February 23, 2017

Two years after creating a video lab in Washington, D.C., McClatchy is heading out West.

Today, McClatchy announced Video Lab West, a 10,000-square-foot venture near the company’s headquarters in Sacramento, California. At the heart of the project will be experiments in production, collaboration and distribution for types of storytelling that haven’t quite hit the mainstream. That includes virtual reality, augmented reality, 3-D and 360 video. (Full disclosure: Poynter has a training partnership with McClatchy)

“It’s an important part of storytelling that’s going to be big, but it’s also undefined and unclear from a revenue model and distribution standpoint,” said Meghan Sims, McClatchy’s director of video products, who will be leading the lab.

The lab, based at the Sacramento Valley Train Station, will offer room for workshops, training and focus on working with fellows from outside the company. Google and YouTube employees will collaborate with the the fellowship classes, which will begin in 2017.

The goal is to build what’s coming next together, Sims said.

“This industry has seen the power of building community,” she said. “We’re really looking for a home base for these creators to come and learn more about this important new wave of video production.”

The company will build on what it’s already learned from centralizing video production, said Andrew Pergam, vice president of video and new ventures. That includes making money, growing audiences and transforming the culture in McClatchy’s legacy newsrooms.

Teams have to be nimble enough to grow where there’s opportunity, Pergam said, and willing to understand the business side of what they’re doing.

Last year, video views on McClatchy’s player grew four times higher than the year before, and revenue increased 250 percent, Pergam said. Video views increased across all platforms from 82 million in 2015 to 225 million in 2016.

“By all those metrics, it’s been a success,” he said. “This is the recognizing that we want to help shape the future and not just respond.”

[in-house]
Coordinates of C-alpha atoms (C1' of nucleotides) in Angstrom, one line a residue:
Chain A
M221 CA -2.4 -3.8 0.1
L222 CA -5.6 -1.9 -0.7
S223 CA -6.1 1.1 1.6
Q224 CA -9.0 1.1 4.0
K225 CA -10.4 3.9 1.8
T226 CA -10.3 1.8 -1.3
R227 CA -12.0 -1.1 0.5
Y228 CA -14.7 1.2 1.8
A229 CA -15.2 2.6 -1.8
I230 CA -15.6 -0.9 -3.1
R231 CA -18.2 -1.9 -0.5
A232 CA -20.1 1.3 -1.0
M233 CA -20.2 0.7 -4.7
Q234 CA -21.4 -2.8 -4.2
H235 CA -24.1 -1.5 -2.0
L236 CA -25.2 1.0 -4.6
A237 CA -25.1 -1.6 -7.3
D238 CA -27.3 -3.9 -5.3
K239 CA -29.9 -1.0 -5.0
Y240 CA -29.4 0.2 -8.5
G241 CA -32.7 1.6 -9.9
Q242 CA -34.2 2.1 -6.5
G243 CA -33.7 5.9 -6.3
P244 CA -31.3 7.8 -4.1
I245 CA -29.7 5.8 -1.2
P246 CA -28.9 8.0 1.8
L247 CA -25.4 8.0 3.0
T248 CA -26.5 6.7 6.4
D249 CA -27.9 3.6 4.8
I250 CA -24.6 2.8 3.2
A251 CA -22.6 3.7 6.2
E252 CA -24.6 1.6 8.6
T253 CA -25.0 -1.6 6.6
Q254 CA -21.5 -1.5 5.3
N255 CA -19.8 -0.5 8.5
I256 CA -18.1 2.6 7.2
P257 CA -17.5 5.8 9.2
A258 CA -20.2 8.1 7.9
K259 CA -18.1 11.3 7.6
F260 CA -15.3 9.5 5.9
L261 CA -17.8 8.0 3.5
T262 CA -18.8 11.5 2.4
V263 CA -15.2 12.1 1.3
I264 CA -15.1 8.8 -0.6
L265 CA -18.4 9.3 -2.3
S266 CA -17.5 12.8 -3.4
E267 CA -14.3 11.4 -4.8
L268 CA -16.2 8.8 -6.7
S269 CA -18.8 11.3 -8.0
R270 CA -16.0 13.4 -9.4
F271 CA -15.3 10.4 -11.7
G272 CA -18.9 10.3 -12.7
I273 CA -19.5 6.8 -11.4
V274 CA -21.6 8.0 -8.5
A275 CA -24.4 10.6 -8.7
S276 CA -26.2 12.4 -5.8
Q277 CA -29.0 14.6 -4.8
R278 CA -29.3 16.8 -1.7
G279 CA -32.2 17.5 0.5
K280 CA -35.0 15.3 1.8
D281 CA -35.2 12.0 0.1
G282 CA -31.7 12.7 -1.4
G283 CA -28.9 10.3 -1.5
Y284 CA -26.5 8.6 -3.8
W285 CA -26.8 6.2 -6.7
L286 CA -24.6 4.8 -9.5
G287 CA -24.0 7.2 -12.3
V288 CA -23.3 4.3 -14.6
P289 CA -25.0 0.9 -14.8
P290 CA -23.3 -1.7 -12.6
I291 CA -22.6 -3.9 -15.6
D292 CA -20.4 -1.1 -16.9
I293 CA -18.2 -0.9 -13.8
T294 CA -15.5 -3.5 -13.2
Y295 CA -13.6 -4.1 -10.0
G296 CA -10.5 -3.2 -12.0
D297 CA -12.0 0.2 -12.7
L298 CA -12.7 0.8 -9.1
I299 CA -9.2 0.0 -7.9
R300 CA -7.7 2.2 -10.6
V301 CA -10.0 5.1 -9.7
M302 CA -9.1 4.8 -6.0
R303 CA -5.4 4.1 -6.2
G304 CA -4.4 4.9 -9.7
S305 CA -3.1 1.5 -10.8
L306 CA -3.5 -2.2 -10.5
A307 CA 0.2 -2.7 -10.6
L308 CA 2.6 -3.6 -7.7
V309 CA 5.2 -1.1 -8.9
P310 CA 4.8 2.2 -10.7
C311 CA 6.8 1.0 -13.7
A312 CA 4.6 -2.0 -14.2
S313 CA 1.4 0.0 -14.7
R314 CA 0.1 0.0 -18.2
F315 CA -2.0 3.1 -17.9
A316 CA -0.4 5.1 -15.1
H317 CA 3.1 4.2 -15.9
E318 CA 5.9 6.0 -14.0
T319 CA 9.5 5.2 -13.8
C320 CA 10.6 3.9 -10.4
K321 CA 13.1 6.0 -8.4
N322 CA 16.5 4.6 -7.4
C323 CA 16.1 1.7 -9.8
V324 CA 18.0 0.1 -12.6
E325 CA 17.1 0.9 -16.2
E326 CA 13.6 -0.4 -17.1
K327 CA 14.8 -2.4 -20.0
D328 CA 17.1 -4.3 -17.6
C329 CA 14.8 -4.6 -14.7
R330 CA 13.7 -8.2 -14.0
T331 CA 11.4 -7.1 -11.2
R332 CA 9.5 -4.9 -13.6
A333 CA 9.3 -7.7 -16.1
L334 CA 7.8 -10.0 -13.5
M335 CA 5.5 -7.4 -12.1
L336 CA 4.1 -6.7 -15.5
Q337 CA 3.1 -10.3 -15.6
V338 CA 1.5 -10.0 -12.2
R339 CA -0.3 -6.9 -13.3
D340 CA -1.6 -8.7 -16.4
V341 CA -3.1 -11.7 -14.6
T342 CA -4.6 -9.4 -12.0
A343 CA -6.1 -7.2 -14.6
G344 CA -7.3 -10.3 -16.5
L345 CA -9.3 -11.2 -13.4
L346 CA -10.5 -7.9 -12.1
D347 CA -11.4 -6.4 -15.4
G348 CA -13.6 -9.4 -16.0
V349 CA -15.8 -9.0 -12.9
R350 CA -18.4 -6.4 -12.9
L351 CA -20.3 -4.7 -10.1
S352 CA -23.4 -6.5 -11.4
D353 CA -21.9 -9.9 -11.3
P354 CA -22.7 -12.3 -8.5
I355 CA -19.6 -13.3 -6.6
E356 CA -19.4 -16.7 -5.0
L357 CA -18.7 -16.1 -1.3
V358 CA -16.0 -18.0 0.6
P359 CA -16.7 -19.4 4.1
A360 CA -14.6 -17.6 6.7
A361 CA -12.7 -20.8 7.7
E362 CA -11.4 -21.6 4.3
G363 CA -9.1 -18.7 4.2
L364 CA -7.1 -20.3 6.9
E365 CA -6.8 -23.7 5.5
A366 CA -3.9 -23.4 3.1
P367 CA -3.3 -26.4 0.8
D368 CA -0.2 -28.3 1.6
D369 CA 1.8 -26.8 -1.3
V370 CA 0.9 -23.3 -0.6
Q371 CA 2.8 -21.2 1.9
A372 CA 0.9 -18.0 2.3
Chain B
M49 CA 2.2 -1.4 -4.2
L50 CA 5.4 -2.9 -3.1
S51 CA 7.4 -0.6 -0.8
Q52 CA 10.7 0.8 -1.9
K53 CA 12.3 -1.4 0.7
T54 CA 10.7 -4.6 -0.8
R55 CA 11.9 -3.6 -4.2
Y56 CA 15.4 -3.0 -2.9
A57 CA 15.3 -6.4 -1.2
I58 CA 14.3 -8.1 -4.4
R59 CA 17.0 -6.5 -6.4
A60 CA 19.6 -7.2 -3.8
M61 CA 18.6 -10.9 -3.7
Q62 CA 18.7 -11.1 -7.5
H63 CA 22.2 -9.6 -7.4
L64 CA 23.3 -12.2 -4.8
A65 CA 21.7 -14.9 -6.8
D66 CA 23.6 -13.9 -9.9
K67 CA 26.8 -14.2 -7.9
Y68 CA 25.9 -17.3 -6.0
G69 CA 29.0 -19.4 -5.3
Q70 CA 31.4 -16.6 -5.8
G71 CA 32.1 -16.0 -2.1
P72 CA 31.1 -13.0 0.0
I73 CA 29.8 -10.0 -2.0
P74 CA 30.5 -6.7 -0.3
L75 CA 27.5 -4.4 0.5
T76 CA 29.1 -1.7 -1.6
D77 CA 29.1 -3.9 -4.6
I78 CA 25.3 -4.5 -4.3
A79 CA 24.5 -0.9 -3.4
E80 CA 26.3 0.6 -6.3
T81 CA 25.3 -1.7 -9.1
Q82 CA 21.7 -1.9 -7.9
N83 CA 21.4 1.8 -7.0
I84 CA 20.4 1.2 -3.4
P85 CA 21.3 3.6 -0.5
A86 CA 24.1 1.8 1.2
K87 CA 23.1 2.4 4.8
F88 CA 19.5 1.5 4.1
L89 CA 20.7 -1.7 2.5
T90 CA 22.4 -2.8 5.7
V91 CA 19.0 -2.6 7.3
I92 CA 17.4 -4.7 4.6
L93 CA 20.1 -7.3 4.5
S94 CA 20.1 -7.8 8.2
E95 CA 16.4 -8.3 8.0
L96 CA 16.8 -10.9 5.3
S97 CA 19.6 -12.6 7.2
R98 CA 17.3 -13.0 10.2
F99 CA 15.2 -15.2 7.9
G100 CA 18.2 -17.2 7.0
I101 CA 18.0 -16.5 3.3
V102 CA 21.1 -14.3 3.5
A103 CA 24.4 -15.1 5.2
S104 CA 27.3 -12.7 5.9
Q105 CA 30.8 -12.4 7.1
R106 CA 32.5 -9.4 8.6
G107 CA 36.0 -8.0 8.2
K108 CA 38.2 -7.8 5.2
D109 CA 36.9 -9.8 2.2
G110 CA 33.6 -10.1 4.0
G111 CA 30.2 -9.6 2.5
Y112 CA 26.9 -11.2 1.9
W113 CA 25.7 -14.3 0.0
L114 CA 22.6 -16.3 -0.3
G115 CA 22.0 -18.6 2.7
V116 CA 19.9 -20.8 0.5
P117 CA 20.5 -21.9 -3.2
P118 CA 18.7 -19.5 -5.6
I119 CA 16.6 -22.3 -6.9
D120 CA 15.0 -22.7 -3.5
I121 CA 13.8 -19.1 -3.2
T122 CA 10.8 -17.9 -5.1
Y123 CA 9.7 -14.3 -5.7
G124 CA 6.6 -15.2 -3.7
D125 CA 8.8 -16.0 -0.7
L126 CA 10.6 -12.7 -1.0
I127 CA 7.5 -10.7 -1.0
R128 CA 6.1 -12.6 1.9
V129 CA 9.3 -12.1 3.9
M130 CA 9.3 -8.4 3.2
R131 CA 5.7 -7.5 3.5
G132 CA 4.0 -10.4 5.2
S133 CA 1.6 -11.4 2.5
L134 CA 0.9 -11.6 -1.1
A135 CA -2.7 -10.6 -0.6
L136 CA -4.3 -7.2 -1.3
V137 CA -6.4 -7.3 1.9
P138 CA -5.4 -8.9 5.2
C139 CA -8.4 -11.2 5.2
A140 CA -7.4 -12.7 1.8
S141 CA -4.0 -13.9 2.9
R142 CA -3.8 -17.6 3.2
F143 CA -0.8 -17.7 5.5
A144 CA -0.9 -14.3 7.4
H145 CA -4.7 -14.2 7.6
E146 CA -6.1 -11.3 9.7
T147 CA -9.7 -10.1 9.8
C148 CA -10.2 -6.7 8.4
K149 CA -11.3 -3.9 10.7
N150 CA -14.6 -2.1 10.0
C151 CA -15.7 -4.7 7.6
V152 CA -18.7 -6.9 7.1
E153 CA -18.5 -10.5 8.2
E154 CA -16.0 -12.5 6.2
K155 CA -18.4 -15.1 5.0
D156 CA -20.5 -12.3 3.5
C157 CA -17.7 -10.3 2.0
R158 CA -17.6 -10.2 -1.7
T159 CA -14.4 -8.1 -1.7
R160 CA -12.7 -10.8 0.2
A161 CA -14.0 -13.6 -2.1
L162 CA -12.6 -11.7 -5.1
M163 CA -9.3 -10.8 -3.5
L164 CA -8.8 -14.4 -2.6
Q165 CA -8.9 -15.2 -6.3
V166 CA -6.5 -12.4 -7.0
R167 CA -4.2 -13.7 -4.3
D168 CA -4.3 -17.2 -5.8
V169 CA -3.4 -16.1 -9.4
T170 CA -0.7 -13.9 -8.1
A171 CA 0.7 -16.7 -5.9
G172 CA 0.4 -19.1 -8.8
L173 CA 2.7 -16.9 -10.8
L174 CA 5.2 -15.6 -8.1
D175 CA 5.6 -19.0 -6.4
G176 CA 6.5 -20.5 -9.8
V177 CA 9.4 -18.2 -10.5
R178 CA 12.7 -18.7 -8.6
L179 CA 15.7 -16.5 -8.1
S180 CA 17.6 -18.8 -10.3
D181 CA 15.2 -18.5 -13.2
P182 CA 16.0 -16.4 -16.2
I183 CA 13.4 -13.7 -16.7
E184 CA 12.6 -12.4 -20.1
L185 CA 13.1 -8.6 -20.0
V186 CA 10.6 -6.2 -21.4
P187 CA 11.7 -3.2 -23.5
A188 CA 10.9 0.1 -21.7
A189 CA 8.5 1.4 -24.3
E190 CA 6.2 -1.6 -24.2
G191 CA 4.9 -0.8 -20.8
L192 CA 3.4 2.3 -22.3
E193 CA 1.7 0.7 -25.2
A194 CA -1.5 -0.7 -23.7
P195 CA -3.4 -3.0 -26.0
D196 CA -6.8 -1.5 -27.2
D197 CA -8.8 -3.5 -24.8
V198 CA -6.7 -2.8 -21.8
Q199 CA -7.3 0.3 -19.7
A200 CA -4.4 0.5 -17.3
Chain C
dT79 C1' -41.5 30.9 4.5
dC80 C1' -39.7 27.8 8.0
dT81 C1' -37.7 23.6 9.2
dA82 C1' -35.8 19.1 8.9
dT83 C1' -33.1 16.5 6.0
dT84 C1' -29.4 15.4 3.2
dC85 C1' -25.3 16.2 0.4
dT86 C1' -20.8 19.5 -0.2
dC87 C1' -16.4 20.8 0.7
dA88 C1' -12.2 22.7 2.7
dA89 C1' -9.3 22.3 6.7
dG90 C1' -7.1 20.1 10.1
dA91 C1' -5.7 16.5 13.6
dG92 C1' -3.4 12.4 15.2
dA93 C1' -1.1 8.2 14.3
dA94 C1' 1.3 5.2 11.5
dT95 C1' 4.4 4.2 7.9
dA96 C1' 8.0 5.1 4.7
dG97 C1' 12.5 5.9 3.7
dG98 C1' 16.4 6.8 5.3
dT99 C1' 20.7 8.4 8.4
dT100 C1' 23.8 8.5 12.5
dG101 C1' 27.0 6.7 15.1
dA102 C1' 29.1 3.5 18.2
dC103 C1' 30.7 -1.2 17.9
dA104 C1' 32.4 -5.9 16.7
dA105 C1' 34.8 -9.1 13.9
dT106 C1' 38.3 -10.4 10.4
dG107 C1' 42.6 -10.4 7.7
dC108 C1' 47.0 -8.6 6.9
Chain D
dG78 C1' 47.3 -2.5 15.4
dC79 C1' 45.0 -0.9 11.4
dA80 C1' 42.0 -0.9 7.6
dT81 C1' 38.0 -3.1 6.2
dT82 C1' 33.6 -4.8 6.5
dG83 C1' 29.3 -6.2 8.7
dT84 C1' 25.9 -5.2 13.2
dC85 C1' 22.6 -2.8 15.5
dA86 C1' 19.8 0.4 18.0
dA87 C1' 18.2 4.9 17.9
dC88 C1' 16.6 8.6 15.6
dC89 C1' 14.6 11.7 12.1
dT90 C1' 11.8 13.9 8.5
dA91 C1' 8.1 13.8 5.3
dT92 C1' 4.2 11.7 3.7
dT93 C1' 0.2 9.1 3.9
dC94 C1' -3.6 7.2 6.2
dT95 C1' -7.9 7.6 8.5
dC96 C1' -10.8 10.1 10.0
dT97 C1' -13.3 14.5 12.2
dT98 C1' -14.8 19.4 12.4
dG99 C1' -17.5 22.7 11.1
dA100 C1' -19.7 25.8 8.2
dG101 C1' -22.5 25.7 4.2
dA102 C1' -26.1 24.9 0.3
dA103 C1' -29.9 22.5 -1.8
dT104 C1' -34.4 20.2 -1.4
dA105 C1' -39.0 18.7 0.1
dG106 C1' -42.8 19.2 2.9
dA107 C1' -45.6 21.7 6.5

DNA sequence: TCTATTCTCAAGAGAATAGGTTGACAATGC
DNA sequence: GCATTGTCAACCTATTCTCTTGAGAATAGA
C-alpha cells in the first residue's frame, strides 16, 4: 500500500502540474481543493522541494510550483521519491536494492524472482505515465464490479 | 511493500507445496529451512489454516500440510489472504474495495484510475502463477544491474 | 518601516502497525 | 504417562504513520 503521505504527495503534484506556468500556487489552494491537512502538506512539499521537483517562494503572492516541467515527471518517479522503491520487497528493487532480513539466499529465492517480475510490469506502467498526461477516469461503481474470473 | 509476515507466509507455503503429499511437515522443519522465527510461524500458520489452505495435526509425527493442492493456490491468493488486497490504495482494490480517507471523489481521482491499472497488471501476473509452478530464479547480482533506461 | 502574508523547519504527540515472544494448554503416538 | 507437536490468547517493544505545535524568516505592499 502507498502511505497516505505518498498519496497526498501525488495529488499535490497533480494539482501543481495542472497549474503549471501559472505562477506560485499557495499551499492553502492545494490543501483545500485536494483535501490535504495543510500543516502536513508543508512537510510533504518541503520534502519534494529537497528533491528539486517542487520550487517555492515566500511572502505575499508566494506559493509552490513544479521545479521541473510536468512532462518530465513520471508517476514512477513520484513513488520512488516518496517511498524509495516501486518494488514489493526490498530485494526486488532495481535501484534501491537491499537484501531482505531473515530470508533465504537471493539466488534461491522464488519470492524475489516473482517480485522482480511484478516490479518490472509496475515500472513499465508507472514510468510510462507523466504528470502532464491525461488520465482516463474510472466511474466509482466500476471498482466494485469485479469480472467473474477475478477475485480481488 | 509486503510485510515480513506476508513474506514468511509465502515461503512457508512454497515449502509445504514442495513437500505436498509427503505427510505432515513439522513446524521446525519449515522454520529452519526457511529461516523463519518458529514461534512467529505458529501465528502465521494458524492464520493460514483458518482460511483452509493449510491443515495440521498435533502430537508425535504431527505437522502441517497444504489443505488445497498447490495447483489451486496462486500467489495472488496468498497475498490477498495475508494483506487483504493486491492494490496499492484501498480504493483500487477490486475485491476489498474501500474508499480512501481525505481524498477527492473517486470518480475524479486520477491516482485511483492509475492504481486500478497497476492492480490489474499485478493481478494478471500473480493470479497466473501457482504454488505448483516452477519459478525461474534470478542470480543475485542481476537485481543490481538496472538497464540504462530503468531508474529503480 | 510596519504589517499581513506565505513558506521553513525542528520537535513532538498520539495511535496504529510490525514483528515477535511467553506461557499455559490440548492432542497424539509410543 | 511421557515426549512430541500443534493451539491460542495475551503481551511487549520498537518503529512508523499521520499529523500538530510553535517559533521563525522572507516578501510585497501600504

If they wait too long to start experimenting “we’re going to find ourselves back in the same place we were before,” he added.

McClatchy’s Video Lab, which employs 28, has already created interactive and 360 video, as well as a mini-documentary and a serial documentary. Last year, it launched a branded content studio.

While a lot of news organizations are trying to figure out how video makes sense, both Sims and Pergam agreed that video isn’t the thing that will save journalism. But, Sims said, “I don’t see a world going forward without video. It’s part of everything we do.”

“I’ve said for awhile here that we shouldn’t be doing video just for video’s sake,” Pergam agreed. “We shouldn’t be doing it just because we can. We should be doing it because it’s a really good way to tell a story.”

Video Lab West’s location is intentional, too. It’s launching outside of New York and Silicon Valley, Pergam said, with the hopes of showing that innovation can happen in other places. Sacramento has also been McClatchy’s corporate home for 160 years.

“We were there for the gold rush days, we were there for the booms and busts since,” Pergam said. “And now we’re excited about where we’re going.”

Editor’s note: Poynter receives funding through a training partnership with McClatchy. The company has no influence over our news content.

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Kristen Hare teaches local journalists the critical skills they need to serve and cover their communities as Poynter's local news faculty member. Before joining faculty…
Kristen Hare

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